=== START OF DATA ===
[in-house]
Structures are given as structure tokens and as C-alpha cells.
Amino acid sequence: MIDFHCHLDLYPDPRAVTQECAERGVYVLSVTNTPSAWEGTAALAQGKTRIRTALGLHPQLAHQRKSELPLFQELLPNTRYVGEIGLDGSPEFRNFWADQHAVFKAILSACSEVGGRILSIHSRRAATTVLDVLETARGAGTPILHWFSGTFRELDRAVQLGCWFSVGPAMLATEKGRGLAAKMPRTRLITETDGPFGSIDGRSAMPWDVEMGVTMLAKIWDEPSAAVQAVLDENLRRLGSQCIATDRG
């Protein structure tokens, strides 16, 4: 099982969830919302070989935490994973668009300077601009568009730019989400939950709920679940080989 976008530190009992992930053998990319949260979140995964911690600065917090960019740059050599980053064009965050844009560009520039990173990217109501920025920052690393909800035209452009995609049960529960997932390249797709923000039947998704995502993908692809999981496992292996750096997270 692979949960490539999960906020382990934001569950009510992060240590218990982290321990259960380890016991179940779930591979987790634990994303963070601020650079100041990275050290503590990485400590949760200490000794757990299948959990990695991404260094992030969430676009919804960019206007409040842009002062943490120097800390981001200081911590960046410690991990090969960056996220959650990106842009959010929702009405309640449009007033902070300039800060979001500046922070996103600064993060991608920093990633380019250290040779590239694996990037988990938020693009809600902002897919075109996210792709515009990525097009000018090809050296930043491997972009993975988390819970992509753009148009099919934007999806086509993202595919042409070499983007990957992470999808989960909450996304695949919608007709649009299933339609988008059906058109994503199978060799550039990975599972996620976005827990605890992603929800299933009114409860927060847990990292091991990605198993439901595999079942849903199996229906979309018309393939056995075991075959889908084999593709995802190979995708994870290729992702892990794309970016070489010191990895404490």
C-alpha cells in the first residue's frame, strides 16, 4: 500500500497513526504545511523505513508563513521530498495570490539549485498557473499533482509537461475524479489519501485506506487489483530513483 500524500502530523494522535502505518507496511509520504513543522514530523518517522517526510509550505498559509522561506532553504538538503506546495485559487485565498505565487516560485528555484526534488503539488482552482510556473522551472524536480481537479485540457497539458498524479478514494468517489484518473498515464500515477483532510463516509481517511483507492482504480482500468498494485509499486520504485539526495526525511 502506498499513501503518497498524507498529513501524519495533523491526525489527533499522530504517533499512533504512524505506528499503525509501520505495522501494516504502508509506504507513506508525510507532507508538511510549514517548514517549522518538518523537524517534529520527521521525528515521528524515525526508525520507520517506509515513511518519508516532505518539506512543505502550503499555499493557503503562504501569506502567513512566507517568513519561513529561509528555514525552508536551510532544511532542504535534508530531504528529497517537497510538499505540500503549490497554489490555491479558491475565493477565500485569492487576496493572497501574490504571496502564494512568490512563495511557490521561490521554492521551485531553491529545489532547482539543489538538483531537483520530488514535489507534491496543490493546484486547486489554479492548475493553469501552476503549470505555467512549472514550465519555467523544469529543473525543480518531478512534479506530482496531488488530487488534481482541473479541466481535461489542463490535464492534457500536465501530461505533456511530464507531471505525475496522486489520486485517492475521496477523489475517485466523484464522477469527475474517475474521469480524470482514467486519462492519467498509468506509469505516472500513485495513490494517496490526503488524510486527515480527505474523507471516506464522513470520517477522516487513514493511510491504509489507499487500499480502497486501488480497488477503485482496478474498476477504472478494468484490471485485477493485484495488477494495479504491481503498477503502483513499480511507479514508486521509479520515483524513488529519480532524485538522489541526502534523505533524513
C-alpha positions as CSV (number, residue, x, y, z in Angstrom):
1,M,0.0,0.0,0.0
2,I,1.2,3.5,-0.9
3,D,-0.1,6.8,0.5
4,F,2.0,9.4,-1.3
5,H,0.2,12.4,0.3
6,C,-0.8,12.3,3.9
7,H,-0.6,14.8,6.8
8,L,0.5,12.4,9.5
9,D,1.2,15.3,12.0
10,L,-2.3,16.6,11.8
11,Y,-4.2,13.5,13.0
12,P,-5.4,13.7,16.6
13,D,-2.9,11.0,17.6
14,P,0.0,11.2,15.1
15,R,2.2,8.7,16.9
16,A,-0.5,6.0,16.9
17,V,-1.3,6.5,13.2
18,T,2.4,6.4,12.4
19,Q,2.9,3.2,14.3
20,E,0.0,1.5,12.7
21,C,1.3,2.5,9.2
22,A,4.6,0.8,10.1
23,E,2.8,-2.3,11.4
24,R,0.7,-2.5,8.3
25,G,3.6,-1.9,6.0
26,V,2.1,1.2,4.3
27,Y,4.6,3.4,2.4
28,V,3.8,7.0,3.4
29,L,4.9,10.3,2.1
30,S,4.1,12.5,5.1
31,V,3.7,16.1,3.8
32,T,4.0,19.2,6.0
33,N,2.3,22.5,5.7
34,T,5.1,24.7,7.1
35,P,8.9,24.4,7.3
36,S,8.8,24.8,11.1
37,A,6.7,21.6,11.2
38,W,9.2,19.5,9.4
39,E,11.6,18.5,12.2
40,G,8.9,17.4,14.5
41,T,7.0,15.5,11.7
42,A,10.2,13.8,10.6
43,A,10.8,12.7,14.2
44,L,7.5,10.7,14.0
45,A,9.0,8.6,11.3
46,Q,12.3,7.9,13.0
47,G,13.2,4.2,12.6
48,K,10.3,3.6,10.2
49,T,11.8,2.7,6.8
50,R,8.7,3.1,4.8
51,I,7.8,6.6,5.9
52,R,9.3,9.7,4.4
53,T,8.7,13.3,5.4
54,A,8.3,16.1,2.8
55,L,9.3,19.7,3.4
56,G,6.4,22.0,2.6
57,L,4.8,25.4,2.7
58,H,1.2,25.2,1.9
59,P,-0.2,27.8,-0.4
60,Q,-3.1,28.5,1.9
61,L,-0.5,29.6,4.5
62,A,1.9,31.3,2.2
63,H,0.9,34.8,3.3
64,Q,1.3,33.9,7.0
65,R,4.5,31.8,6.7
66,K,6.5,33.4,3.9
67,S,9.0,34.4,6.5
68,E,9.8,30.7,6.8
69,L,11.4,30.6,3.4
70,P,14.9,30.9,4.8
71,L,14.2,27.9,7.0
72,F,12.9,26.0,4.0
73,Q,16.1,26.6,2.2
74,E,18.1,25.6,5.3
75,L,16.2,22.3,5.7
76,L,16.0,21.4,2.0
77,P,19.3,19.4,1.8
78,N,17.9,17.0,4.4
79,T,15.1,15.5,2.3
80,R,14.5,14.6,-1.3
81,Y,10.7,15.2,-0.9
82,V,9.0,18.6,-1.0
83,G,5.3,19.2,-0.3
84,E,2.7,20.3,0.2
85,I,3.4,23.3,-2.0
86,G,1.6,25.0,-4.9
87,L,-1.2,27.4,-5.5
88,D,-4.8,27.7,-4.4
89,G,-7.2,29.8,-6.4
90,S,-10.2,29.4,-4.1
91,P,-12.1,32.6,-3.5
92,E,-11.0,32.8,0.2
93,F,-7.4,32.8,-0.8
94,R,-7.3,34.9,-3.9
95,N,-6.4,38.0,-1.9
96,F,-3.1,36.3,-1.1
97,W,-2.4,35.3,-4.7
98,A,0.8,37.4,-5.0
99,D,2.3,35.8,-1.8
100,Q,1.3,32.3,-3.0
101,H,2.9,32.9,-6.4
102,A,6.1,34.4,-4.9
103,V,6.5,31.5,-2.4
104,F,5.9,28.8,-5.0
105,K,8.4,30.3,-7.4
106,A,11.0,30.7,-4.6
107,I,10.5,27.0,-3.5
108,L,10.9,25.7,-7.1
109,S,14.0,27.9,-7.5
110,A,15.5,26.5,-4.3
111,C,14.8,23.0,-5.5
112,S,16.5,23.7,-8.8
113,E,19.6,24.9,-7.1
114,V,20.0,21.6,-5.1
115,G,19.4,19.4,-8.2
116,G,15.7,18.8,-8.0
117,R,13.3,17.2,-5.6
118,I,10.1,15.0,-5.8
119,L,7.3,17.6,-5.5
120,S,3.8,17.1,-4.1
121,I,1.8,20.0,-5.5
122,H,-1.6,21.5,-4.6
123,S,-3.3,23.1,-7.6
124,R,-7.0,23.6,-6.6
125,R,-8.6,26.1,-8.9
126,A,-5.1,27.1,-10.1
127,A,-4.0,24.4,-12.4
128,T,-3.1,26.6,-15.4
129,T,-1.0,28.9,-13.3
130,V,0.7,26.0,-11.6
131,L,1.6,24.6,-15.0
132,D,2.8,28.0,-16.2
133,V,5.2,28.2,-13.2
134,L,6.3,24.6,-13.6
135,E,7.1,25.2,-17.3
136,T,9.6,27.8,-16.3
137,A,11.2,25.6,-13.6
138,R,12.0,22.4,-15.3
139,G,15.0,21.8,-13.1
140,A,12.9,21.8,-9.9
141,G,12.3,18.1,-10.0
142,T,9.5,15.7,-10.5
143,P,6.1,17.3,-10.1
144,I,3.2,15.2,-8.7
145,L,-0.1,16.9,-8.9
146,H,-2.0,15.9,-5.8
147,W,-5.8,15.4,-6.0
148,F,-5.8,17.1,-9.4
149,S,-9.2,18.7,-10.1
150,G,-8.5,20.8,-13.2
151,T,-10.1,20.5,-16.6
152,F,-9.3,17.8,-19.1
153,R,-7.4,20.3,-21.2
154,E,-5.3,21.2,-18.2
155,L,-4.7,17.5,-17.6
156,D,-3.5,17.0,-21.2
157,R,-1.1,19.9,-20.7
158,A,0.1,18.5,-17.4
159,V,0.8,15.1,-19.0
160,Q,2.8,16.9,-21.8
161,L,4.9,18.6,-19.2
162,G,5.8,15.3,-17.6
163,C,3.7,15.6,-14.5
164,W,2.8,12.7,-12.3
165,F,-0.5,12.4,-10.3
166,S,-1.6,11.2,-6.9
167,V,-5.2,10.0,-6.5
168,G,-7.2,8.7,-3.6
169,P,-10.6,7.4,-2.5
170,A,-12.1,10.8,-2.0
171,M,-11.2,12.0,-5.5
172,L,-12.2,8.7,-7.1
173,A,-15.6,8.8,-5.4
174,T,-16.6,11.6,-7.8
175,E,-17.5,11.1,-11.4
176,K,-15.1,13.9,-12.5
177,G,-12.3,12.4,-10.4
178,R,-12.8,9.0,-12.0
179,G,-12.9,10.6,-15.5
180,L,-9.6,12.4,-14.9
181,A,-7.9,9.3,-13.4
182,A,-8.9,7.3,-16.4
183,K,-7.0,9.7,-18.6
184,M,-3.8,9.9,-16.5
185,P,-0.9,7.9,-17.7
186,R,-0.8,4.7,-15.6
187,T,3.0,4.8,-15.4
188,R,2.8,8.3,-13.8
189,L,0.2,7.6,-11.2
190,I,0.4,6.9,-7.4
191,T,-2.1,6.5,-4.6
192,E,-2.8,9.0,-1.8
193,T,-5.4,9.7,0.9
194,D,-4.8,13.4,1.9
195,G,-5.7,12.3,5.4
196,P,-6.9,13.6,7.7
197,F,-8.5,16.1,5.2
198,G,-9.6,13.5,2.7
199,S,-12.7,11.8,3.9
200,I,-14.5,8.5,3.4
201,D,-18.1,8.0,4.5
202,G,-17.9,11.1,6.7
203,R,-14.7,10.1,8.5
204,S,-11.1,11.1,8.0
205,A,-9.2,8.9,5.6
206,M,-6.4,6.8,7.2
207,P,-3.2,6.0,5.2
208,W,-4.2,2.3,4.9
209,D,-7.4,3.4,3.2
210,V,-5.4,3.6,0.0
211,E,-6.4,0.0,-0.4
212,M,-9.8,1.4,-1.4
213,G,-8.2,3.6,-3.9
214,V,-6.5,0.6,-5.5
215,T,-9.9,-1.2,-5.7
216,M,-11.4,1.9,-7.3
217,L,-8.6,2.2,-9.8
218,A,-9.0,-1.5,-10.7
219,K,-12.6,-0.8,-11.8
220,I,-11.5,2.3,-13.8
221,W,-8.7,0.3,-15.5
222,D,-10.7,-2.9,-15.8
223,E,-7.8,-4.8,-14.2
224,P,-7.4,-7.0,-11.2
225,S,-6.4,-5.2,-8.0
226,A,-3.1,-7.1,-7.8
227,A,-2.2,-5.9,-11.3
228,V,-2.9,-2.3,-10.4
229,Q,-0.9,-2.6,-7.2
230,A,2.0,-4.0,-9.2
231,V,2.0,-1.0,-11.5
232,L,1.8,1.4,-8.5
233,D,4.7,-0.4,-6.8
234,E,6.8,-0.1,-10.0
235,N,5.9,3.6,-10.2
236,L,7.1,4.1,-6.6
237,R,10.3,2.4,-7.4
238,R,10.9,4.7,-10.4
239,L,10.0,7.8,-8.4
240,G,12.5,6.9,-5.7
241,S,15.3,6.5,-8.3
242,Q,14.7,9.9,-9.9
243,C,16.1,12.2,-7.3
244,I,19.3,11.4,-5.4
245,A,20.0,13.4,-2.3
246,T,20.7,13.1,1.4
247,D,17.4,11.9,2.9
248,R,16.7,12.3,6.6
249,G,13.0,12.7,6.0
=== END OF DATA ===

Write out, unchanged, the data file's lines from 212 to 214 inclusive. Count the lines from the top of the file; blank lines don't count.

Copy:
206,M,-6.4,6.8,7.2
207,P,-3.2,6.0,5.2
208,W,-4.2,2.3,4.9